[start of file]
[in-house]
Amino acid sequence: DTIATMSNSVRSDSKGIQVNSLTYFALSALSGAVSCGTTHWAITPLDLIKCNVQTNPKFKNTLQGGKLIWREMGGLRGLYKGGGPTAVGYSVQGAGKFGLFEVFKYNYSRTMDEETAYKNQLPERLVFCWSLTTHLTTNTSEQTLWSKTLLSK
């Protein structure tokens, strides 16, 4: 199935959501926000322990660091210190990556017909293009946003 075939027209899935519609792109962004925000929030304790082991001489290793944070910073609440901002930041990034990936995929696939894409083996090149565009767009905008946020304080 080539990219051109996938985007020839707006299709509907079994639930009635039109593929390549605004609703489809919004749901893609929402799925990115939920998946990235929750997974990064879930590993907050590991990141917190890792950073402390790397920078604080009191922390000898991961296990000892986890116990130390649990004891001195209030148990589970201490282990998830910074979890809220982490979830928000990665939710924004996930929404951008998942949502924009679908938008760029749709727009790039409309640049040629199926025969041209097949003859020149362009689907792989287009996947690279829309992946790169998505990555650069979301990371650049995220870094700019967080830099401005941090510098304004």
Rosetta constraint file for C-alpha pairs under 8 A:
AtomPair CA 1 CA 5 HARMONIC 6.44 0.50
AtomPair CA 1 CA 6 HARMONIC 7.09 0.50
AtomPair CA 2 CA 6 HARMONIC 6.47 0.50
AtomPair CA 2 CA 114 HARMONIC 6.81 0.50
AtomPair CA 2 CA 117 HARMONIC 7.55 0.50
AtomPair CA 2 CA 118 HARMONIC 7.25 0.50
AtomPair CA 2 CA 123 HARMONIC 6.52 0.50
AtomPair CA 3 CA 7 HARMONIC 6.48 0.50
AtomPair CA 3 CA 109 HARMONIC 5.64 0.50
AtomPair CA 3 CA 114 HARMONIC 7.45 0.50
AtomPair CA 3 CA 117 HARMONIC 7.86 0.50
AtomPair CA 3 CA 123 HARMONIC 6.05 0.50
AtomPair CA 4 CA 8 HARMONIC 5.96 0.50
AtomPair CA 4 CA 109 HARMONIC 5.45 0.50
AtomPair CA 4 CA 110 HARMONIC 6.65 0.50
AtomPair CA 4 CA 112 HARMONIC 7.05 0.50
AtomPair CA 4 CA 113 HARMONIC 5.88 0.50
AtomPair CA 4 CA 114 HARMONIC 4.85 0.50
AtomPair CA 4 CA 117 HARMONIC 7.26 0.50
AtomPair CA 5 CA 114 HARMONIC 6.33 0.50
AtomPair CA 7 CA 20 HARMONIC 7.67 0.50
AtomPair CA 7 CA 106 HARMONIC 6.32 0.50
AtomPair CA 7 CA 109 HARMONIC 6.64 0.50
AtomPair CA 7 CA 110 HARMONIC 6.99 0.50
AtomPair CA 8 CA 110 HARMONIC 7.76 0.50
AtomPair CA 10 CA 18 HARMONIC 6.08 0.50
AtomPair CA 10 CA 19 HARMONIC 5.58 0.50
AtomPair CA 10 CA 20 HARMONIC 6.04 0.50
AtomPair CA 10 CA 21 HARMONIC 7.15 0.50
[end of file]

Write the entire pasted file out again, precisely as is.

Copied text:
[in-house]
Amino acid sequence: DTIATMSNSVRSDSKGIQVNSLTYFALSALSGAVSCGTTHWAITPLDLIKCNVQTNPKFKNTLQGGKLIWREMGGLRGLYKGGGPTAVGYSVQGAGKFGLFEVFKYNYSRTMDEETAYKNQLPERLVFCWSLTTHLTTNTSEQTLWSKTLLSK
């Protein structure tokens, strides 16, 4: 199935959501926000322990660091210190990556017909293009946003 075939027209899935519609792109962004925000929030304790082991001489290793944070910073609440901002930041990034990936995929696939894409083996090149565009767009905008946020304080 080539990219051109996938985007020839707006299709509907079994639930009635039109593929390549605004609703489809919004749901893609929402799925990115939920998946990235929750997974990064879930590993907050590991990141917190890792950073402390790397920078604080009191922390000898991961296990000892986890116990130390649990004891001195209030148990589970201490282990998830910074979890809220982490979830928000990665939710924004996930929404951008998942949502924009679908938008760029749709727009790039409309640049040629199926025969041209097949003859020149362009689907792989287009996947690279829309992946790169998505990555650069979301990371650049995220870094700019967080830099401005941090510098304004």
Rosetta constraint file for C-alpha pairs under 8 A:
AtomPair CA 1 CA 5 HARMONIC 6.44 0.50
AtomPair CA 1 CA 6 HARMONIC 7.09 0.50
AtomPair CA 2 CA 6 HARMONIC 6.47 0.50
AtomPair CA 2 CA 114 HARMONIC 6.81 0.50
AtomPair CA 2 CA 117 HARMONIC 7.55 0.50
AtomPair CA 2 CA 118 HARMONIC 7.25 0.50
AtomPair CA 2 CA 123 HARMONIC 6.52 0.50
AtomPair CA 3 CA 7 HARMONIC 6.48 0.50
AtomPair CA 3 CA 109 HARMONIC 5.64 0.50
AtomPair CA 3 CA 114 HARMONIC 7.45 0.50
AtomPair CA 3 CA 117 HARMONIC 7.86 0.50
AtomPair CA 3 CA 123 HARMONIC 6.05 0.50
AtomPair CA 4 CA 8 HARMONIC 5.96 0.50
AtomPair CA 4 CA 109 HARMONIC 5.45 0.50
AtomPair CA 4 CA 110 HARMONIC 6.65 0.50
AtomPair CA 4 CA 112 HARMONIC 7.05 0.50
AtomPair CA 4 CA 113 HARMONIC 5.88 0.50
AtomPair CA 4 CA 114 HARMONIC 4.85 0.50
AtomPair CA 4 CA 117 HARMONIC 7.26 0.50
AtomPair CA 5 CA 114 HARMONIC 6.33 0.50
AtomPair CA 7 CA 20 HARMONIC 7.67 0.50
AtomPair CA 7 CA 106 HARMONIC 6.32 0.50
AtomPair CA 7 CA 109 HARMONIC 6.64 0.50
AtomPair CA 7 CA 110 HARMONIC 6.99 0.50
AtomPair CA 8 CA 110 HARMONIC 7.76 0.50
AtomPair CA 10 CA 18 HARMONIC 6.08 0.50
AtomPair CA 10 CA 19 HARMONIC 5.58 0.50
AtomPair CA 10 CA 20 HARMONIC 6.04 0.50
AtomPair CA 10 CA 21 HARMONIC 7.15 0.50